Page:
Explore the Connections - Upper Fox River

The Upper Fox River begins as a small stream northeast of Pardeeville. It flows southwest towards Portage and comes within 2 miles (3.2 km) of the Wisconsin River before quickly turning north. After flowing past Montello, the river goes northeast until reaching Lake Butte des Morts. Here it is joined by the tributary Wolf River before entering Lake Winnebago at Oshkosh.

The Upper Fox River Basin drains 2,090 square miles and includes all of Marquette County and portions of Green Lake, Columbia, Fond du Lac, Waushara, Calumet, Adams, and Winnebago Counties. The Upper Fox River runs from the border of Green Lake and Columbia Counties southwest to Portage and then back northeast to Lake Winnebago. The Upper Fox Basin is comprised of 15 smaller watersheds drained by 1,257 miles of rivers and streams.

Predominant land uses in the Upper Fox River Basin are agriculture and forestry although over 10% of the land area is classified as wetland. More than 55,000 acres in natural areas, state parks, fisheries access areas and wildlife management areas are owned and managed by the state. The U.S. Fish and Wildlife Service owns over 4,000 acres of wildlife refuge and waterfowl production areas. Urban development is limited primarily to the eastern end of the Basin in Oshkosh, Fond du Lac, and Neenah-Menasha.


Lower Fox River

The Lower Fox begins at the north end of Lake Winnebago in a postglacial course, with the old valley buried in glacial drift. As the river crosses the walls of its old valley it descends at a steep grade where it flows north past Neenah, Menasha, and Appleton as it begins its 39-mile (64 km) course flowing through downtown Green Bay before eventually emptying into the Bay of Green Bay.

The reach has a very steep and changing grade. While the hydraulic gradient averages about 4 feet per mile (0.75m/km), there are very large falls at (using the original French nomenclature) La Grand Kaukilin (Kaukauna), La Petite Chute (Little Chute) and La Grand Chute (Appleton). The total drop of these falls is approximately the same as Niagara Falls, although over a much longer stretch. The river drops around 164 feet (50 m) over this short stretch, and prior to the construction of European-style dams after 1850, the river had many sizable rapids.

There are no major tributaries. Thus the river discharge is nearly constant, averaging about 4,600 cubic feet (130 m3) per second at USGS gage 040851385 at Green Bay. With an average daily flow of 4,320 cubic feet of water per second, the Lower Fox River is characterized as a large, non-wadeable, low transparency river interrupted by a series of locks and dams.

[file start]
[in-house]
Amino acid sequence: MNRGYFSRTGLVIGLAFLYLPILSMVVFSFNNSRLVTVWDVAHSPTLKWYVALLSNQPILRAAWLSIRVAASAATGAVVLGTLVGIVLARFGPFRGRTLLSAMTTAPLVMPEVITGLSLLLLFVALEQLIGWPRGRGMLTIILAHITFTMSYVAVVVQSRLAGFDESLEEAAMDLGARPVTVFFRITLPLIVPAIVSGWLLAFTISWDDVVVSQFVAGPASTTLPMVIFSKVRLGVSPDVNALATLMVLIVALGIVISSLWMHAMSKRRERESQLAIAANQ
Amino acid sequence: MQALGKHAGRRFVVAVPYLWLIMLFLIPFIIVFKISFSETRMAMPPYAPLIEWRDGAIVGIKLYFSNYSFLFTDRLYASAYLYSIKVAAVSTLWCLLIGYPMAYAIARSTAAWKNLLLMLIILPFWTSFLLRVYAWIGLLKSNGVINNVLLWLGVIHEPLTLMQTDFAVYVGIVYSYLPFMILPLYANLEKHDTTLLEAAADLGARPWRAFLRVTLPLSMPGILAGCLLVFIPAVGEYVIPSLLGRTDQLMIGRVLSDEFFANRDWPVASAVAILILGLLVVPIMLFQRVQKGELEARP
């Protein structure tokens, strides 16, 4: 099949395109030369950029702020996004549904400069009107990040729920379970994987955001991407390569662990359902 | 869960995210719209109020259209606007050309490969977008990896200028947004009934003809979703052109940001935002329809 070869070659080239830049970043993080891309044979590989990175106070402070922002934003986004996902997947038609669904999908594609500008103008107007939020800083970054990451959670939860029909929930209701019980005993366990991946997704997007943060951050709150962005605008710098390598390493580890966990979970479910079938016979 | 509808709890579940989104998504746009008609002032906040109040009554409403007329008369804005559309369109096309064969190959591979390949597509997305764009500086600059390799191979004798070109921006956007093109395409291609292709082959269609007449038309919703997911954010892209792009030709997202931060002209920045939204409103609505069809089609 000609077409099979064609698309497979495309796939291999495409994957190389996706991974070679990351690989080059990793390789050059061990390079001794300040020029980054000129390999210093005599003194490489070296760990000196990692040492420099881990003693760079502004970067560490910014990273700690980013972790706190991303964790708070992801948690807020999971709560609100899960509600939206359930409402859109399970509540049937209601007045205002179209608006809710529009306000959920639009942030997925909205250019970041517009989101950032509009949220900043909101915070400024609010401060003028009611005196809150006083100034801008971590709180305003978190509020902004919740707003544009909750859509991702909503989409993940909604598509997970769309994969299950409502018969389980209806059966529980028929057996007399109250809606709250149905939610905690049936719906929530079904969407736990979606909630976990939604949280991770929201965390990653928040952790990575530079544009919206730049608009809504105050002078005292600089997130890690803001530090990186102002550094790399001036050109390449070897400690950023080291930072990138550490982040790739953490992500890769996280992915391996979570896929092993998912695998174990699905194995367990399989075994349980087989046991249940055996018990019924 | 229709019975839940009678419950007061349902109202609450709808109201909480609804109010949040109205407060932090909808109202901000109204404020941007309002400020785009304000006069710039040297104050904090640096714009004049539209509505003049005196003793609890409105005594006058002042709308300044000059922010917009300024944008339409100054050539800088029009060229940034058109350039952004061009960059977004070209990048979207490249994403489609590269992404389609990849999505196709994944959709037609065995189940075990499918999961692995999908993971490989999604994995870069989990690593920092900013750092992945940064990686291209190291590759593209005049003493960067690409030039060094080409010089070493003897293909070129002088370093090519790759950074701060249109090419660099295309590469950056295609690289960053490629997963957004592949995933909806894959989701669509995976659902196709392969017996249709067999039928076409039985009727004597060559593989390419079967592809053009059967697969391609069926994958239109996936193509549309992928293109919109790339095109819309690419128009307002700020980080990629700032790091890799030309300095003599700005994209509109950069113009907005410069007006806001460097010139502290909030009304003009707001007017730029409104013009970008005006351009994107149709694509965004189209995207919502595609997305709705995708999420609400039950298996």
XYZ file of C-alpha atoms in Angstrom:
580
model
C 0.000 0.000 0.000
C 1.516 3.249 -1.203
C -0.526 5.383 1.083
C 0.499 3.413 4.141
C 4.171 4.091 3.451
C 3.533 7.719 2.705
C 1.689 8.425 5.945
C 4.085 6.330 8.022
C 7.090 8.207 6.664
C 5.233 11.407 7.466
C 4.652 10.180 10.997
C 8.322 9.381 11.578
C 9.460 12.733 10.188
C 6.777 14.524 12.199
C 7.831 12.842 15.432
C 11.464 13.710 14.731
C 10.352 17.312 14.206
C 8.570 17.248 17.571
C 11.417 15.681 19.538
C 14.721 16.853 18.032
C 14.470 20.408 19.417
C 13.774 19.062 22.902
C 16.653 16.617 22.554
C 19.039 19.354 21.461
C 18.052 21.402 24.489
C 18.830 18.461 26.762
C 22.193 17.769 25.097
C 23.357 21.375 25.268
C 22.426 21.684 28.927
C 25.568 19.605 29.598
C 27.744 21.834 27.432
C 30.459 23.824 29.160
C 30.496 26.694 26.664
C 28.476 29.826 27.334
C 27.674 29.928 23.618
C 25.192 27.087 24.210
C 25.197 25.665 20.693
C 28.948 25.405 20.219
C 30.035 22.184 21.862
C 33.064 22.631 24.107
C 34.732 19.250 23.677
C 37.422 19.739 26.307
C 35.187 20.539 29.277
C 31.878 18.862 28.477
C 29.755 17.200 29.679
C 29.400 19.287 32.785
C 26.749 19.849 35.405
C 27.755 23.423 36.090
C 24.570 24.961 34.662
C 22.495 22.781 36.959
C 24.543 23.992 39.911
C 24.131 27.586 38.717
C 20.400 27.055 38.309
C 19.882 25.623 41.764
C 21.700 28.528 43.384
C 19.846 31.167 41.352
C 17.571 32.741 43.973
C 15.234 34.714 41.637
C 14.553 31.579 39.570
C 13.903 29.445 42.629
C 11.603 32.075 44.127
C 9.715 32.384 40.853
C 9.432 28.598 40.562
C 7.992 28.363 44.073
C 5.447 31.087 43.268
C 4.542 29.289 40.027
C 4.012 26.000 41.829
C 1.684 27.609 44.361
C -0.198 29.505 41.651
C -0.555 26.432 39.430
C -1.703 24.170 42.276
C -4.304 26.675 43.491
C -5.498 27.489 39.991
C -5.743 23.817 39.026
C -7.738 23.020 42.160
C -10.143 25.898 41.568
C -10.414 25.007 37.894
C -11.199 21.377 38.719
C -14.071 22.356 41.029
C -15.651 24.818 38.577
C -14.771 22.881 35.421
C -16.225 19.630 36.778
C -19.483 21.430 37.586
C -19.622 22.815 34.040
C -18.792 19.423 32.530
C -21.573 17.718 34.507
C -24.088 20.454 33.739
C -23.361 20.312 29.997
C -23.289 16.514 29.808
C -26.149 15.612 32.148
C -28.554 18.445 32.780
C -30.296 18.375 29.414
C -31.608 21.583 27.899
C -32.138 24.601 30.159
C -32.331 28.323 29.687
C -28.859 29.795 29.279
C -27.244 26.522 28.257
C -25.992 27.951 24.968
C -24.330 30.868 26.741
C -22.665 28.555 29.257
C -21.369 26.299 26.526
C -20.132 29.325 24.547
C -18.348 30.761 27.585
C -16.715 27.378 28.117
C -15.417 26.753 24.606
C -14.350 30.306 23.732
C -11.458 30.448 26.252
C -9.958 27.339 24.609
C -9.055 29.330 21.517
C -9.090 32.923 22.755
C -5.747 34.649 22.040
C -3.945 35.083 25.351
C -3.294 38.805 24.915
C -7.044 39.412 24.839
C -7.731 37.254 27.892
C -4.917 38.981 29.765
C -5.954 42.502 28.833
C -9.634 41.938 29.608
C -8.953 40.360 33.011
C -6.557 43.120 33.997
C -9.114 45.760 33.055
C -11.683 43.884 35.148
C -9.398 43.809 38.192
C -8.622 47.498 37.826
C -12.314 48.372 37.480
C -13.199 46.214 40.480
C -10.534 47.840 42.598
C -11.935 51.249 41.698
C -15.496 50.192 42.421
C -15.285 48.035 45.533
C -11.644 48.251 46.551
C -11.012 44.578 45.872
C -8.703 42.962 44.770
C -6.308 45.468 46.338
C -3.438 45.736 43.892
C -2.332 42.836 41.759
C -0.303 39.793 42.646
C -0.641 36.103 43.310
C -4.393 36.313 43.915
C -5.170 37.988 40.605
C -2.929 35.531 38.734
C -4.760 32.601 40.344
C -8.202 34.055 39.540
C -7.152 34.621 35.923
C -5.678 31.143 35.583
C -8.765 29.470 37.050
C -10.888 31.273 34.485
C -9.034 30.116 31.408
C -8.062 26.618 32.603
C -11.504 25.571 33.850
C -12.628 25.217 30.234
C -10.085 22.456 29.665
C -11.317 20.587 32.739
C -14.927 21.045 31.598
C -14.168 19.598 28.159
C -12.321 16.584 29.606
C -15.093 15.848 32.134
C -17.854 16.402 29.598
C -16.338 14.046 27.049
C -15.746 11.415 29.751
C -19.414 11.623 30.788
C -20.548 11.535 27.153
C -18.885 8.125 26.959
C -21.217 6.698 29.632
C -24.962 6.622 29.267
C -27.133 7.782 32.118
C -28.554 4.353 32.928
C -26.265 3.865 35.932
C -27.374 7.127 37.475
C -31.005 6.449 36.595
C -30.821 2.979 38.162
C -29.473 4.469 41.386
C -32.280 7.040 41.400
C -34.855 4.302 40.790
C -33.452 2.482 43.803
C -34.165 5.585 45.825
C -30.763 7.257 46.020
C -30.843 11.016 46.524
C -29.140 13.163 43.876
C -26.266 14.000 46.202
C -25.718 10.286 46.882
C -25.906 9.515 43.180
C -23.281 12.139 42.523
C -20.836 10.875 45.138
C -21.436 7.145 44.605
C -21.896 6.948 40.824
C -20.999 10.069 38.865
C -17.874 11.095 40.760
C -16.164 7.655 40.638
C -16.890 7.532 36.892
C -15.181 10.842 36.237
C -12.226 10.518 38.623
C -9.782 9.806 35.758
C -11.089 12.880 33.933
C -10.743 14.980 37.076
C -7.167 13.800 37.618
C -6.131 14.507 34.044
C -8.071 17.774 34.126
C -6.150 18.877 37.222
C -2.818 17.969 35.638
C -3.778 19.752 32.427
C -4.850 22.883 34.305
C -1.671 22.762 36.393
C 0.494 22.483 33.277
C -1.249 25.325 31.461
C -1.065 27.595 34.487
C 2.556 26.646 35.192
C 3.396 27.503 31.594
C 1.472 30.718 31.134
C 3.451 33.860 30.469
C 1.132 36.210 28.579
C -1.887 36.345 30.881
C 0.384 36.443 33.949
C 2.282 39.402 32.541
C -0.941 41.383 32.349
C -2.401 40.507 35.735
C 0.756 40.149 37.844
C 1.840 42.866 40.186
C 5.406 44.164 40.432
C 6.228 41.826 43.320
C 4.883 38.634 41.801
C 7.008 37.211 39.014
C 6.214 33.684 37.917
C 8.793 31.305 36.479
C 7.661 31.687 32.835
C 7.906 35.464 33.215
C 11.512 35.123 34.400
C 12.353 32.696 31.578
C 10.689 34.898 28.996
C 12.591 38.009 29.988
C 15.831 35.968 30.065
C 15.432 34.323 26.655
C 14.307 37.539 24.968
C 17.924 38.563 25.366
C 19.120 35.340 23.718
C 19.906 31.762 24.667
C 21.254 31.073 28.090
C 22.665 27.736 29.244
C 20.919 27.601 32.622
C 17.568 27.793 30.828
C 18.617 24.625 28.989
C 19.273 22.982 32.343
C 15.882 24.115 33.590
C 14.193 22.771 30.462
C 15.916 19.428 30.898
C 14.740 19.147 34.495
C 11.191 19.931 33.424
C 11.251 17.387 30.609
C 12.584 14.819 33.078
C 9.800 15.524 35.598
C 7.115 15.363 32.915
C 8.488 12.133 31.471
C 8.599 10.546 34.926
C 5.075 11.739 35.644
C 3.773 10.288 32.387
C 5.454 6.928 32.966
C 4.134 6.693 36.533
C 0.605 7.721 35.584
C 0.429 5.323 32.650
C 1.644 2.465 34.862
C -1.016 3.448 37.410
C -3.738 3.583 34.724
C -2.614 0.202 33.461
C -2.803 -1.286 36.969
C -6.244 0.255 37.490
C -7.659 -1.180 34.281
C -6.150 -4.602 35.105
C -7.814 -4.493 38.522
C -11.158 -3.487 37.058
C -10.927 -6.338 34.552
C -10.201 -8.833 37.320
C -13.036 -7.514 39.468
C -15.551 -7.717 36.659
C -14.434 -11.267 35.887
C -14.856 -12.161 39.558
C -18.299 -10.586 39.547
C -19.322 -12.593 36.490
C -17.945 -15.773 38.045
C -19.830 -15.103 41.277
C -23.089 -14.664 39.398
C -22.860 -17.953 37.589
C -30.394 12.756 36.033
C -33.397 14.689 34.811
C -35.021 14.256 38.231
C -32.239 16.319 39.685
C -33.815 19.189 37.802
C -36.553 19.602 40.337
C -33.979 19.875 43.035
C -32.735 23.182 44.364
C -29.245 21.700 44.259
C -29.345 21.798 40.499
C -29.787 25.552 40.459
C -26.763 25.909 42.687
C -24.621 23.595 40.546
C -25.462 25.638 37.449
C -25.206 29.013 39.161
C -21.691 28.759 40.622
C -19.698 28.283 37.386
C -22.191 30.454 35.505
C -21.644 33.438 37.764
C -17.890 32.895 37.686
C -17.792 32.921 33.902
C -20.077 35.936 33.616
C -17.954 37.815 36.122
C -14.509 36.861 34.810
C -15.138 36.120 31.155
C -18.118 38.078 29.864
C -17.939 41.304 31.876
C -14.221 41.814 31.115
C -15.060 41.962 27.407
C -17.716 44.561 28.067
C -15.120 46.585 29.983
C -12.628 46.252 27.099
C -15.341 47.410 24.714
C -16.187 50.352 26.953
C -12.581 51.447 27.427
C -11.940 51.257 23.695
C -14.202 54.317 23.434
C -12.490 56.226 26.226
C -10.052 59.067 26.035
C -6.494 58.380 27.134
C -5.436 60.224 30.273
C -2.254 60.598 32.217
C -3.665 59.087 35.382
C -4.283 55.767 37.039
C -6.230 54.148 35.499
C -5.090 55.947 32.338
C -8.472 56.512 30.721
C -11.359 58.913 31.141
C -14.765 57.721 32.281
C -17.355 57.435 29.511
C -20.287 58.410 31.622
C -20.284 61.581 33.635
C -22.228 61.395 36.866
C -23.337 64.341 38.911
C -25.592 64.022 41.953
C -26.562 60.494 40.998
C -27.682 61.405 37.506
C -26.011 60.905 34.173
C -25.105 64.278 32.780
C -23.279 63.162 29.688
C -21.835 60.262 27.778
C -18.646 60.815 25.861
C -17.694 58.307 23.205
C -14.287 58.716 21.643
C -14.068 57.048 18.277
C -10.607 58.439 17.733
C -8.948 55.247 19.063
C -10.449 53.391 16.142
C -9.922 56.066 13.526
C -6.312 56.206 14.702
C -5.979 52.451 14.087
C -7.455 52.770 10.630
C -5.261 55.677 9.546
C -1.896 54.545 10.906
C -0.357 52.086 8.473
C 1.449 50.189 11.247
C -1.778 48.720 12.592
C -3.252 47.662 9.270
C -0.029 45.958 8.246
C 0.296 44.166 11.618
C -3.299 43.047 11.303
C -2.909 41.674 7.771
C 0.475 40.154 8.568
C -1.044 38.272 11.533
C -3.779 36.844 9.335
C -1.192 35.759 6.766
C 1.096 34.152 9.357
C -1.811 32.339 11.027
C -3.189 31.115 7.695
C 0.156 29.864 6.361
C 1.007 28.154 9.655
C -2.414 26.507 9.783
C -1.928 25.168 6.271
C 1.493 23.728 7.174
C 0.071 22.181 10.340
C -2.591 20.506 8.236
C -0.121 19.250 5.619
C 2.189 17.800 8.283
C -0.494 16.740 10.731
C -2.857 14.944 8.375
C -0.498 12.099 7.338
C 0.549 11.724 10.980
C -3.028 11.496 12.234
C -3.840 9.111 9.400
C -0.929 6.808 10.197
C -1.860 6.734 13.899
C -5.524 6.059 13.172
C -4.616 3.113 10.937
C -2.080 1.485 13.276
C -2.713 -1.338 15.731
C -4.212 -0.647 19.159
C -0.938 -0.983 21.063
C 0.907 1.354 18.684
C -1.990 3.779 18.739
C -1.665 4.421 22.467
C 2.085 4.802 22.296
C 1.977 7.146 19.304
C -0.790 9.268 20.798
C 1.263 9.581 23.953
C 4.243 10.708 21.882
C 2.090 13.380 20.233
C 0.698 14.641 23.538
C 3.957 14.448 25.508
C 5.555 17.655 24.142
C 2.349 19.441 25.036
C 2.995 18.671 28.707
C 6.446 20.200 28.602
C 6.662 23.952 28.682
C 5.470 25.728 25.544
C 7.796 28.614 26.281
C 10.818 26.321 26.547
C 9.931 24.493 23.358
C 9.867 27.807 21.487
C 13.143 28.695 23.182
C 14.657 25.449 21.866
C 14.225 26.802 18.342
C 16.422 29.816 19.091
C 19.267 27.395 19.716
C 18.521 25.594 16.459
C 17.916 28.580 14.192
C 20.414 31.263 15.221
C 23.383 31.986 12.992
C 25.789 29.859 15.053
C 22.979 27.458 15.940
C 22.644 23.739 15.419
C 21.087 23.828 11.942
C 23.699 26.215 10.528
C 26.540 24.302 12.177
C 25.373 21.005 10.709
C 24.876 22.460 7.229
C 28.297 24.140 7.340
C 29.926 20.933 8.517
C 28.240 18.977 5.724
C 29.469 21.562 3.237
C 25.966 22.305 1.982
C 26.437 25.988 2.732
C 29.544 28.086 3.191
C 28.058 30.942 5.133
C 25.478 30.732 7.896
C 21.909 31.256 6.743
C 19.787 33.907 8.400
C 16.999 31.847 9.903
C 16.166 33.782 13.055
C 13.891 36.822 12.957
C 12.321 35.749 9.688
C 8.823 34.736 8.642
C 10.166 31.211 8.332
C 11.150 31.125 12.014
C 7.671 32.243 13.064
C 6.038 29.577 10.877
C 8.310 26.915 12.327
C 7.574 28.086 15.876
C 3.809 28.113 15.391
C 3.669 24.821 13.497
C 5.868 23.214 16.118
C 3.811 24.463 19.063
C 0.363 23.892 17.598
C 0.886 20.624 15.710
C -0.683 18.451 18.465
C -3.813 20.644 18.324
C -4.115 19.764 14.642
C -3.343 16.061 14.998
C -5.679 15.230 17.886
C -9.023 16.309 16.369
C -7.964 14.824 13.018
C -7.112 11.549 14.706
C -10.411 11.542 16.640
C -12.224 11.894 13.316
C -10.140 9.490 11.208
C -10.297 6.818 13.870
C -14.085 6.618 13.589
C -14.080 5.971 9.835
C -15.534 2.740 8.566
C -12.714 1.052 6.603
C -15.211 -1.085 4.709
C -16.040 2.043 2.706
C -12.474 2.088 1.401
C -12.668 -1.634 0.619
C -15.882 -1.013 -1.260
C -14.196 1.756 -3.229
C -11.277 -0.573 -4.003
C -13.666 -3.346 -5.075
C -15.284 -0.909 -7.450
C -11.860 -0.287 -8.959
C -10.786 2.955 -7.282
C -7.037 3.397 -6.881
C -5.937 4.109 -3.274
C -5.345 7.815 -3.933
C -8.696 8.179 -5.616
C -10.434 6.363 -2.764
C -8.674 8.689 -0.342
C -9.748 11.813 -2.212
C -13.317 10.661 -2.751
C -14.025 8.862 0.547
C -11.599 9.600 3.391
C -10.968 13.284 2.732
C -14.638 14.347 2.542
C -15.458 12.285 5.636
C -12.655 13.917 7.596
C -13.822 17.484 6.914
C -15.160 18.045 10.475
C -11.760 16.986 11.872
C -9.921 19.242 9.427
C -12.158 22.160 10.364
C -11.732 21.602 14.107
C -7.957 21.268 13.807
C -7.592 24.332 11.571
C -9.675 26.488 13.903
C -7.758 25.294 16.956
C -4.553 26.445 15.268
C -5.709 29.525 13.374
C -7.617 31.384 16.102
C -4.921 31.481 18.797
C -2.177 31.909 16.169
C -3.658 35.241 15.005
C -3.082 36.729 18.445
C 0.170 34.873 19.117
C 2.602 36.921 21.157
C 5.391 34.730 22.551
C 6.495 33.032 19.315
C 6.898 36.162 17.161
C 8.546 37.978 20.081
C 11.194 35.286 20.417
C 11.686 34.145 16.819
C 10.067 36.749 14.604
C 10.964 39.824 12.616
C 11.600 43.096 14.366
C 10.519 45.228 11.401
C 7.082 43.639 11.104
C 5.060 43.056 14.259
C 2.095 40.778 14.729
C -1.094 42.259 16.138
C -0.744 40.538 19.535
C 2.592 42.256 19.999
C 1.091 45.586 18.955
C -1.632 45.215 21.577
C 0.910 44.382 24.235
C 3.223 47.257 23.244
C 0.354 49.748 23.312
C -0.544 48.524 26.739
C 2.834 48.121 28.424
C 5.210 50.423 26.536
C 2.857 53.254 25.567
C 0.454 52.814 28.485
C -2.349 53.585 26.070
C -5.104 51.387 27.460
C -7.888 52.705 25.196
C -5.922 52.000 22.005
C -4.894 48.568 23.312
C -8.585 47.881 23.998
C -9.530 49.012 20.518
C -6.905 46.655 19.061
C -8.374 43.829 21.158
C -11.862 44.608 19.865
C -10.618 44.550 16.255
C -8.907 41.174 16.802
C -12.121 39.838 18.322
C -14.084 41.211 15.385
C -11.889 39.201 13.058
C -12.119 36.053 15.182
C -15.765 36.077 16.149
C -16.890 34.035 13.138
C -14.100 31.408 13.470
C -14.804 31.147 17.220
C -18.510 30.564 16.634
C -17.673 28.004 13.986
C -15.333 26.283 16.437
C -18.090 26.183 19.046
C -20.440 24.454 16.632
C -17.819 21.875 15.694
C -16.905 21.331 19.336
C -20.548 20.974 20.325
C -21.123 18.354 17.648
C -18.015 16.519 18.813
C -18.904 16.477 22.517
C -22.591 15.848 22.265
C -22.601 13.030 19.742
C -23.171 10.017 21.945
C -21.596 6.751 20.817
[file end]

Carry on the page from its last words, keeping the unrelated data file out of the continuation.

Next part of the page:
The Lower Fox River empties a drainage basin of 6,349 square miles (including drainage from the Wolf River and Upper Fox River Basins). From Neenah/Menasha downstream to Kaukauna, the elevation of the river drops 15 feet. Between Neenah/Menasha and De Pere are eight rapids, each of which influenced settlement and navigation.

From Neenah/Menasha downstream to Kaukauna, the elevation of the river drops 15 feet. Between Neenah/Menasha and De Pere are eight rapids, each of which influenced settlement and navigation.

The Lower Fox River Basin encompasses 638 square miles in northeastern Wisconsin. The basin stretches from northeastern Winnebago County to the mouth of the Fox River in Brown County. The Lower Fox River originates at the outlet of Lake Winnebago and flows northeast for 39 miles where it empties into the bay of Green Bay.

Many of the waterbodies in the basin are affected by runoff pollution. This pollution occurs when rain or snowmelt flows over the ground surface, picking up debris, chemicals, dirt, and other pollutants. This water flows directly into the same waterbodies we use for swimming, fishing, and providing drinking water. Because of this runoff pollution, and also because of the pollution of the Fox River by polychlorinated biphenyls (PCBs), the Lower Fox River Basin has a long history of water quality initiatives.